The UK government’s plan for the future customs arrangements and transition period show how little the Trade department knows about trade. Time for the Brexiteers to prepare for a hard border.

Theresa May big-head puppet mourns at the grave of hard Brexit after hung parliament shock. Demonstrators in Westminster a day after the UK general elections on June 8, 2017.



When Hammond and Fox published a joint article in the Sunday Telegraph, the war between hard and soft Brexiteers seemed to finally be over. The Trade Secretary and the Chancellor assured us that the UK will leave the Single Market in March 2019, but still left to our imaginations what exactly the after-Brexit arrangements would be.

On August 15, businesses got their first preview of Whitehall’s position on the future of the UK-EU relationship. After reading Whitehall’s paper and the EU’s skeptical reaction to it, many doubts still persist.

In the 16-page-long document, the Government sets out its vision for the future customs arrangements with the EU. It also proposes an “interim period” that will smooth the Brexit transition, despite what was written in the Sunday Telegraph.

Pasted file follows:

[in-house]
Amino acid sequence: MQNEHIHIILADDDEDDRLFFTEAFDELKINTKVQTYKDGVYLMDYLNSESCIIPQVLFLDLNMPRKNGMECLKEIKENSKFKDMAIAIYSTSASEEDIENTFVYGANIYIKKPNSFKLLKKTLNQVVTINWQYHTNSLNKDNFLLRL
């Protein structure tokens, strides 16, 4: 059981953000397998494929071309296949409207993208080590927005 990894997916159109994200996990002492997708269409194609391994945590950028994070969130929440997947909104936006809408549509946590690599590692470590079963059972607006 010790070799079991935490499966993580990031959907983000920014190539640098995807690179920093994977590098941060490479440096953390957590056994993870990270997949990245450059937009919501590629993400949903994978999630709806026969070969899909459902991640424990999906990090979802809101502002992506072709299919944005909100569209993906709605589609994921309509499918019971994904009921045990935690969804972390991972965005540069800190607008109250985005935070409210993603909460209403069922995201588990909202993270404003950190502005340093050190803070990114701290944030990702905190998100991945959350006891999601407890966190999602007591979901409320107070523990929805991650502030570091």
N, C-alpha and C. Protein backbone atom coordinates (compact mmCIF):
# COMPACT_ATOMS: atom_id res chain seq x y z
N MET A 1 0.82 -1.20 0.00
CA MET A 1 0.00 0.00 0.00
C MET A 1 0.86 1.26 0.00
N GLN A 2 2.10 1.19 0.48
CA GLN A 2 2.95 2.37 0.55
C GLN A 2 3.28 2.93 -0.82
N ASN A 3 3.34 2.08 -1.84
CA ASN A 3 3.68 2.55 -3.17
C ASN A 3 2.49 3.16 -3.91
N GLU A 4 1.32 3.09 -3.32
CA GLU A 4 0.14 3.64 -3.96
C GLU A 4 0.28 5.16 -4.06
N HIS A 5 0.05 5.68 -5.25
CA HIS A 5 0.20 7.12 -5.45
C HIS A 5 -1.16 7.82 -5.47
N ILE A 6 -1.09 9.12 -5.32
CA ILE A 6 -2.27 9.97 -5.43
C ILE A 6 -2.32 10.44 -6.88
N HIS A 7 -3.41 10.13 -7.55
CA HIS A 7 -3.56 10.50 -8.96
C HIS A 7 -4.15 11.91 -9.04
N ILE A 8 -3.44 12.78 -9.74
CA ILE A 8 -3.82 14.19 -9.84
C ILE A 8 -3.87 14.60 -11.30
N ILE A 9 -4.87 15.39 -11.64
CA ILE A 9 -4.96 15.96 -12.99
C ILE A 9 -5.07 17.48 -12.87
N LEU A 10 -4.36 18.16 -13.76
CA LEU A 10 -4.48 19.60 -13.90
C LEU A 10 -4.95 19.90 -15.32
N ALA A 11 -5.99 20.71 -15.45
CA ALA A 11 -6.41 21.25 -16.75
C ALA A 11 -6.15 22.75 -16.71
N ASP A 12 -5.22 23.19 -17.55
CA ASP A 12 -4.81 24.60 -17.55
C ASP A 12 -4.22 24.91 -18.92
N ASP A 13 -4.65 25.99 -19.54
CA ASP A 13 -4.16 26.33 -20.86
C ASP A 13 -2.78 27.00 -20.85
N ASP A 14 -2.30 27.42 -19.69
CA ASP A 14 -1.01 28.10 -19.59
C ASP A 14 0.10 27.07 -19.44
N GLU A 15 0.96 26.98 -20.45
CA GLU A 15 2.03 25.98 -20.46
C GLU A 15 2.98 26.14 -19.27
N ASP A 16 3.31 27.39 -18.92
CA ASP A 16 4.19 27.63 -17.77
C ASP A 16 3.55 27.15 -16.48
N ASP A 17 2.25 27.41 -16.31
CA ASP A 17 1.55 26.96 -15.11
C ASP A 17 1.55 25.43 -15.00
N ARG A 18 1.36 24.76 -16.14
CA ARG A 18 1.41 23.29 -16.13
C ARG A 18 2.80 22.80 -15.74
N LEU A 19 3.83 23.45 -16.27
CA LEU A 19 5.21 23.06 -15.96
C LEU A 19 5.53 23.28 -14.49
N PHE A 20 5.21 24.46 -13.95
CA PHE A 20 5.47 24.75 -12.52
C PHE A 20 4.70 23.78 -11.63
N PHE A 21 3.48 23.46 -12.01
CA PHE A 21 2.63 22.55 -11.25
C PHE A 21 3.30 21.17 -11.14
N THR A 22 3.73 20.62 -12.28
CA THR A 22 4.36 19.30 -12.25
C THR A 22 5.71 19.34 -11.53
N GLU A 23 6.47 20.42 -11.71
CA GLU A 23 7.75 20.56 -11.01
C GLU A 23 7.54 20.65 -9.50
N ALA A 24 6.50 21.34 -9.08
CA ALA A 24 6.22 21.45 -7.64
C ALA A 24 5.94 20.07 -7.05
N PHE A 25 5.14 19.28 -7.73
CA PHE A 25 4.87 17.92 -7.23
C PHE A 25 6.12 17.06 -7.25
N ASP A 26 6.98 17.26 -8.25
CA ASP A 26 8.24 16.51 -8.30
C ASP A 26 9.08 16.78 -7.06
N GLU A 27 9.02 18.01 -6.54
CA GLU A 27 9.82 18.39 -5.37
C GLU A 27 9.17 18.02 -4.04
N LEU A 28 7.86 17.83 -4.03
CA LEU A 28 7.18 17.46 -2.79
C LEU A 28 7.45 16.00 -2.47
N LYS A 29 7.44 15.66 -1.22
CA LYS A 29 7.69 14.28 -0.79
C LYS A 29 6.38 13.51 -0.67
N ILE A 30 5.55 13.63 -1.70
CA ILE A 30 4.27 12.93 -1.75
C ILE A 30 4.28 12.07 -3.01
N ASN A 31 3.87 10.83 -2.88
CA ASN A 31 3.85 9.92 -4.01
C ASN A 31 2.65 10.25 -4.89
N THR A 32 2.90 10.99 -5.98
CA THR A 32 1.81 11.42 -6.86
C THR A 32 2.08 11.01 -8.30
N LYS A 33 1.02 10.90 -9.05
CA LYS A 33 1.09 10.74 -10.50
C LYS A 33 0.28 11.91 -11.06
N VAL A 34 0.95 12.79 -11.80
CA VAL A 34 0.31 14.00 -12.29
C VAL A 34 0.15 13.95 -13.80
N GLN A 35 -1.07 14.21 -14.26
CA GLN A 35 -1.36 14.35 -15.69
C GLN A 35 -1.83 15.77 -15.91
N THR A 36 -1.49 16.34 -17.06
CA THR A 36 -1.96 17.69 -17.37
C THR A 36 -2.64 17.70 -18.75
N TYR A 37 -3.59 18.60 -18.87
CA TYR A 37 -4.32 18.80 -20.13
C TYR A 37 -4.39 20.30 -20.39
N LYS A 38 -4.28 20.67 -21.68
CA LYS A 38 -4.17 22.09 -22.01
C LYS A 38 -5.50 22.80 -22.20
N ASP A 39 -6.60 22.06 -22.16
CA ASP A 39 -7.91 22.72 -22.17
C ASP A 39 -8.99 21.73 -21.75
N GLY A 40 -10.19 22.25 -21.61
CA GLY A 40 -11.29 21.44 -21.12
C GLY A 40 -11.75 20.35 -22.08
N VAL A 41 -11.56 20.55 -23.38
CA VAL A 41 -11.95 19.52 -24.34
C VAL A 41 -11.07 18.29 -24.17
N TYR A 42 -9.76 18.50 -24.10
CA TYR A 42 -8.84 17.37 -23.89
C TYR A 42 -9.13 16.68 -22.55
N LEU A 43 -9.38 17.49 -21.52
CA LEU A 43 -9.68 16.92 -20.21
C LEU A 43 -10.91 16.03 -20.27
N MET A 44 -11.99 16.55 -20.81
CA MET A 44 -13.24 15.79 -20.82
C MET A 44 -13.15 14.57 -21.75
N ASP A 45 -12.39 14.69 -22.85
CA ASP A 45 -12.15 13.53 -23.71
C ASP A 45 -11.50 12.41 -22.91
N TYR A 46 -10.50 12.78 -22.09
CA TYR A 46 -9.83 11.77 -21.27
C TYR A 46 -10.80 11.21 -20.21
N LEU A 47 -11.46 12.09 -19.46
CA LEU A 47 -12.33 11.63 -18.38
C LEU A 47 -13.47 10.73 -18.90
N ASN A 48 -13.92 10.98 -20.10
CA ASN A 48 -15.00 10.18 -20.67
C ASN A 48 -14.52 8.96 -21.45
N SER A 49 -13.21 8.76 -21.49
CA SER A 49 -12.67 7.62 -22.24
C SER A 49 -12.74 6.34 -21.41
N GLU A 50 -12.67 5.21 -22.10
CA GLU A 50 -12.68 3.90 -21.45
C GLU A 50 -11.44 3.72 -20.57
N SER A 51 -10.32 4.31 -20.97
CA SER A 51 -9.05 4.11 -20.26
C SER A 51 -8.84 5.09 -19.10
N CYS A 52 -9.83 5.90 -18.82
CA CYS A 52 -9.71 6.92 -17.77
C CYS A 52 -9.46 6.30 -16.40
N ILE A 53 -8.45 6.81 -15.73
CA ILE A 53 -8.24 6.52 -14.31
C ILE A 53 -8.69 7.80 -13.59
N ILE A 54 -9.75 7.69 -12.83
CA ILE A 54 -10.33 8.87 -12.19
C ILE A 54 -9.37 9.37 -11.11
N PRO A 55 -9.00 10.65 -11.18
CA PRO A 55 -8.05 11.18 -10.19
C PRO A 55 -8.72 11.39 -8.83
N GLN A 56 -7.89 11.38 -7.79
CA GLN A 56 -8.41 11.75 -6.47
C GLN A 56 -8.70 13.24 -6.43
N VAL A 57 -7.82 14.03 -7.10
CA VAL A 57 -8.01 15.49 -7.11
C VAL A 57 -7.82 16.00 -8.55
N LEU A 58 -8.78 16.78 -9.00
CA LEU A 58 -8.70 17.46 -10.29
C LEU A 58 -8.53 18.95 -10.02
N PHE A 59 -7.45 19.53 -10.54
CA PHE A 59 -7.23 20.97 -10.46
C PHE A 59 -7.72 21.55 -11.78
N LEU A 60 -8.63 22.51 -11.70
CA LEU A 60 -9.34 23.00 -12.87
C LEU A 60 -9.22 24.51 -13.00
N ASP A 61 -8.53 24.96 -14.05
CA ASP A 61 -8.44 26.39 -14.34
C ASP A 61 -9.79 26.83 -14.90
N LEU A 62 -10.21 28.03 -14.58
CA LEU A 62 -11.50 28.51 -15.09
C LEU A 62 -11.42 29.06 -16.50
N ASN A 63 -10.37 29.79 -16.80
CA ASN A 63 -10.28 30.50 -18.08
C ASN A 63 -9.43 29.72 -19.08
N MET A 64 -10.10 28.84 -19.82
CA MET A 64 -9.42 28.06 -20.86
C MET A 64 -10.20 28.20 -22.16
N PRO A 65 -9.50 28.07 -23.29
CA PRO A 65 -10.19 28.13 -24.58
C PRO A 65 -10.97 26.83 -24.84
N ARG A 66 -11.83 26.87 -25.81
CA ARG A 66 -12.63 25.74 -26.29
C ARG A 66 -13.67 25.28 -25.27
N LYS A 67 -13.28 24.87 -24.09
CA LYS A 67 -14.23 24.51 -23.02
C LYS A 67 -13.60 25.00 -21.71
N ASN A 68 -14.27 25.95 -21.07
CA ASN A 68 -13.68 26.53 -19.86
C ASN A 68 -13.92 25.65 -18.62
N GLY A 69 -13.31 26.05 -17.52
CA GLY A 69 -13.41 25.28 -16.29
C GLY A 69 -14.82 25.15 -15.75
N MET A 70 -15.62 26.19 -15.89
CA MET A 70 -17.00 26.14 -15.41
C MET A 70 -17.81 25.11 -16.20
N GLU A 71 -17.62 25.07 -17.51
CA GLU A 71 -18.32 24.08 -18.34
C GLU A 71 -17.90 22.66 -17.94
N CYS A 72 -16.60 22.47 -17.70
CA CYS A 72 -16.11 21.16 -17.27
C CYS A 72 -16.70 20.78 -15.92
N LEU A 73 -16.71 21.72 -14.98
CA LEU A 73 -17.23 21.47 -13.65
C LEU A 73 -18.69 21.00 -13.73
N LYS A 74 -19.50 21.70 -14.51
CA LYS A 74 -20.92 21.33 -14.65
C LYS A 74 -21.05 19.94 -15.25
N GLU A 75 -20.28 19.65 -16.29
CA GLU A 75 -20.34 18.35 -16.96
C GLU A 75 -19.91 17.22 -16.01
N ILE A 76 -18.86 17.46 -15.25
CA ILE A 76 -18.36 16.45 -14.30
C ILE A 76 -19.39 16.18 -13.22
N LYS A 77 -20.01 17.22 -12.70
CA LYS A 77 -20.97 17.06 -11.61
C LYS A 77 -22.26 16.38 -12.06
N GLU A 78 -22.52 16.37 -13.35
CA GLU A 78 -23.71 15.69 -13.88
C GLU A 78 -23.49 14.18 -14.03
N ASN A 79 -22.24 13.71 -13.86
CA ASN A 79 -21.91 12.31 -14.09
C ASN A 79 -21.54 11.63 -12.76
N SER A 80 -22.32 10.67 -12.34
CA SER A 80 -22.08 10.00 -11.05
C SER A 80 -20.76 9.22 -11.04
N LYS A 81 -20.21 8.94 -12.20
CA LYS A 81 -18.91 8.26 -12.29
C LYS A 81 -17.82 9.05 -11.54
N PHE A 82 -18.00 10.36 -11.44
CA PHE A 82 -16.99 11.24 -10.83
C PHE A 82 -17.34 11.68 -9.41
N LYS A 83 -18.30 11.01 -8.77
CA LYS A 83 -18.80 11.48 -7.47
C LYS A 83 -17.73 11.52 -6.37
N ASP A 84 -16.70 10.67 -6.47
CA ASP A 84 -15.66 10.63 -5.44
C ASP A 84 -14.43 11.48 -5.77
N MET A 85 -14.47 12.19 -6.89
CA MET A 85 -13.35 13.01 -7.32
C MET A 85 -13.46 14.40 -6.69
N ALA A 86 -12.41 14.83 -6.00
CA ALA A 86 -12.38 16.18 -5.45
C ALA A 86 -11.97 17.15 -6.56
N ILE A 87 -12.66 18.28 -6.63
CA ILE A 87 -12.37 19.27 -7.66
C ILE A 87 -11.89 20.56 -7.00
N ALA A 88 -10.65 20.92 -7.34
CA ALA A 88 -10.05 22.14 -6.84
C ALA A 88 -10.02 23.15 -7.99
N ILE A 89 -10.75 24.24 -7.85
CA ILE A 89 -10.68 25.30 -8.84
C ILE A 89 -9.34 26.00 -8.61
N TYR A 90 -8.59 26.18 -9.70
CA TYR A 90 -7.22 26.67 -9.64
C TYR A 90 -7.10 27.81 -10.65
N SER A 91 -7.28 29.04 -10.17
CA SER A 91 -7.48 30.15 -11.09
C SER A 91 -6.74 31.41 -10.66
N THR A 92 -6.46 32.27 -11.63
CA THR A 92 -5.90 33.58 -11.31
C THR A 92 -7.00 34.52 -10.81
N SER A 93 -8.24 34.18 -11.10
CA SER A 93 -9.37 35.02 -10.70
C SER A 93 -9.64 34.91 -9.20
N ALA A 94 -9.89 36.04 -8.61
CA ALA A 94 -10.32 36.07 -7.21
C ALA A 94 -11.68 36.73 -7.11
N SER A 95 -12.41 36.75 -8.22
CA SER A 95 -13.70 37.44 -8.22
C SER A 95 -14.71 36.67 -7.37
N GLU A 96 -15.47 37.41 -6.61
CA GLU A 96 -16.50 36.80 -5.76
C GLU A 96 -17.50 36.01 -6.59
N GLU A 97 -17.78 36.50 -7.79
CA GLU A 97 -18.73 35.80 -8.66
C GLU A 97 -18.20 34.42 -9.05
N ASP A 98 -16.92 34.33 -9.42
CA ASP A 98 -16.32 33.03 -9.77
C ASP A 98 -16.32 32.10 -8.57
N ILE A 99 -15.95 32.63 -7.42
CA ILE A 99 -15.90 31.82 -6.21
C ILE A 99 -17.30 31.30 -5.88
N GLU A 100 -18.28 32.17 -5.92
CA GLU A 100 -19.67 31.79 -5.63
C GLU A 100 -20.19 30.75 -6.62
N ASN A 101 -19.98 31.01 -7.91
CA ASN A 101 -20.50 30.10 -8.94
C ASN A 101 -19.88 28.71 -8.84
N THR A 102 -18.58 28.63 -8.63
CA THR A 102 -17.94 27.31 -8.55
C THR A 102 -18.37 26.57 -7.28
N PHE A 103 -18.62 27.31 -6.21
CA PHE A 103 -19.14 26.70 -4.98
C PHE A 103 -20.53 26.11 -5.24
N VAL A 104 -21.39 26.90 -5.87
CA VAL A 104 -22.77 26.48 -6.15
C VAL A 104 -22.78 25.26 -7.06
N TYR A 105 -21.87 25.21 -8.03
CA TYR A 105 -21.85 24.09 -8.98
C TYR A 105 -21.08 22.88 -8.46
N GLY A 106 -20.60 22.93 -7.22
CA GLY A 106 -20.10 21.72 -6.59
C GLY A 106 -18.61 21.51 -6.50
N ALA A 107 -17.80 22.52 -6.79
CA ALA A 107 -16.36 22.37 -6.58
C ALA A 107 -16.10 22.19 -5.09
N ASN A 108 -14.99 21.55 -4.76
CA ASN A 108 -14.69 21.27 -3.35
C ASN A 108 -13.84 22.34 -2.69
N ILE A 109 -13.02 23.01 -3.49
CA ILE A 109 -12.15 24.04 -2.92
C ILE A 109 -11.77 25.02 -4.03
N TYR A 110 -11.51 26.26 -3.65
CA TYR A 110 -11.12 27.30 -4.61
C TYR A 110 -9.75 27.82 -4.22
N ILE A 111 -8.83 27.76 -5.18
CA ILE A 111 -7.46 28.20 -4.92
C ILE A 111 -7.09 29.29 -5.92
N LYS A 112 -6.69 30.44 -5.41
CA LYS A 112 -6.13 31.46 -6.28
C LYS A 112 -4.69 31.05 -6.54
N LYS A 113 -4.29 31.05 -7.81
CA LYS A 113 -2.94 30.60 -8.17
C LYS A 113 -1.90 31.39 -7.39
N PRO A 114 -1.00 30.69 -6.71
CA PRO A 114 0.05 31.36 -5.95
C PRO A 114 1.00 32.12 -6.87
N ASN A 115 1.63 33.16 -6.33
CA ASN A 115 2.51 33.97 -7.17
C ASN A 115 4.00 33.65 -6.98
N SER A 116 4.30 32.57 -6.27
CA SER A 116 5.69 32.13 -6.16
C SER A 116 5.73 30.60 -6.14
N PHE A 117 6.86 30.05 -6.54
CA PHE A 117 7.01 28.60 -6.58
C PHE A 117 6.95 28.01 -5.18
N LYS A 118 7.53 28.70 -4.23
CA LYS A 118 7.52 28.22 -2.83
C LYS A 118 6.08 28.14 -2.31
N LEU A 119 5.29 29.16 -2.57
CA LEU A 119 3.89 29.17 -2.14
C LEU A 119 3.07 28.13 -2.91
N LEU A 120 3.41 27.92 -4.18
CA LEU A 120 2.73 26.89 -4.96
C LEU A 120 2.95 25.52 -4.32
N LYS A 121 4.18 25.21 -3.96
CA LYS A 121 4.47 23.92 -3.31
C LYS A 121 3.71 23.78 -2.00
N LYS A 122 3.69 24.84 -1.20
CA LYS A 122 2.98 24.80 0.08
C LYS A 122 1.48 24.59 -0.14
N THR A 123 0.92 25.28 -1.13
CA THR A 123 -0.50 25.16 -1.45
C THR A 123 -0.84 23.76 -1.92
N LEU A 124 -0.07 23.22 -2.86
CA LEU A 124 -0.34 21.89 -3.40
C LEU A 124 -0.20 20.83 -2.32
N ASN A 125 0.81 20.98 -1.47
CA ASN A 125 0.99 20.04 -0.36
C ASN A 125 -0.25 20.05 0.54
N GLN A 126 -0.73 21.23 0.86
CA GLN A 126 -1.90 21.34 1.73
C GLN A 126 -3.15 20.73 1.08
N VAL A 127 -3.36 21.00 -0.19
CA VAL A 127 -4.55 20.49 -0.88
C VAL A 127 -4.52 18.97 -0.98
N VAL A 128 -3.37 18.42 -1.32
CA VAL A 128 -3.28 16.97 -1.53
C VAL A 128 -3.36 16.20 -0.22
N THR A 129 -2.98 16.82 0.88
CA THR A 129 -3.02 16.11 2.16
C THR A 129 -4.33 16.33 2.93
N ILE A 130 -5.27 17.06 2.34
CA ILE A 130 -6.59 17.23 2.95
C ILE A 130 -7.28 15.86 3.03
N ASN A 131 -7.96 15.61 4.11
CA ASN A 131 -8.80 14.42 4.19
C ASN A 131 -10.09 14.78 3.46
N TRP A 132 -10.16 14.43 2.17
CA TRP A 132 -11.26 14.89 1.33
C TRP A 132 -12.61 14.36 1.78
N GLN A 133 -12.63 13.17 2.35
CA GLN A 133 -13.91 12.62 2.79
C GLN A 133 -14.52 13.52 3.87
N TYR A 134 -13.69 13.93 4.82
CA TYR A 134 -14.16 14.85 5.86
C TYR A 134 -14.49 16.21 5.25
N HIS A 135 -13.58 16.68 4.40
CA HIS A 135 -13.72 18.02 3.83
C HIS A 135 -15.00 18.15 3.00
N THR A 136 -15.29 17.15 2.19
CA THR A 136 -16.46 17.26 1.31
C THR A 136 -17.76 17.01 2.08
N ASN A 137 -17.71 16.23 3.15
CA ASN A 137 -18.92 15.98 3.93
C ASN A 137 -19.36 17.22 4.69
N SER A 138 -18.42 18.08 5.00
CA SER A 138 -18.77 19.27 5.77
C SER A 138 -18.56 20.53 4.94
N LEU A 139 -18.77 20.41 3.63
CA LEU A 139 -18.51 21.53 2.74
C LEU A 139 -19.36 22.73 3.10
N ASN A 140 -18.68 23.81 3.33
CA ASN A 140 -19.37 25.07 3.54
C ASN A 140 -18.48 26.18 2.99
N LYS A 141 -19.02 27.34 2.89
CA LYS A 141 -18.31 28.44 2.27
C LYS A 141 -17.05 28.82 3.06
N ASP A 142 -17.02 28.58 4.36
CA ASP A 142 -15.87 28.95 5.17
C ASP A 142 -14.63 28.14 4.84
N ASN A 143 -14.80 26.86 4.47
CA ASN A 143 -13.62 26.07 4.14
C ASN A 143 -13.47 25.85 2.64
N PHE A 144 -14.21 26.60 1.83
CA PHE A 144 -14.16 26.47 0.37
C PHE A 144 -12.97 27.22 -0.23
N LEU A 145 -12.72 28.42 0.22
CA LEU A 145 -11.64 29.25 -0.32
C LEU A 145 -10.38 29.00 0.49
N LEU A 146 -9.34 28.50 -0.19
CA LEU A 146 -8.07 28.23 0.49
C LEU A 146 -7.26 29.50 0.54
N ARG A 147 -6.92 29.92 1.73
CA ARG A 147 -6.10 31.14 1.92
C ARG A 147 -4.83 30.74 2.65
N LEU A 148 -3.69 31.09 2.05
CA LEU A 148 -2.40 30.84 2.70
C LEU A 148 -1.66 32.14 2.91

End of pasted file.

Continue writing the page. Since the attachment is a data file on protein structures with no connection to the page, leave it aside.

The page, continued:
The first option is a “highly streamlined” custom check that will employ “technology-based solutions” to make clearance as fast as possible. Among the options, the Government mentions “roll-on, roll-off” ports that would allow traffic to flow smoothly, and the mutual recognition of Authorised Economic Operators, which would ensure some goods are not stopped at all.

The second option is a new customs partnership with the EU. This solution is deemed “innovative” and for some good reasons. It foresees the elimination of custom processes at the EU border, which means that the UK will apply the current regime for imports to goods consumed in the Union. But in order to be in line with the brexit rationale, meaning lowering tariffs toward non-EU countries, the UK will still be able to apply its own trade policy. The contradiction between the elimination of border checks and the willingness to have an independent trade policy will be overcome by setting up a “robust enforcement mechanism”, which tracks where imports end up being used or consumed, together with a “repayment” system allowing traders to be reimbursed the difference between the UK and EU tariff.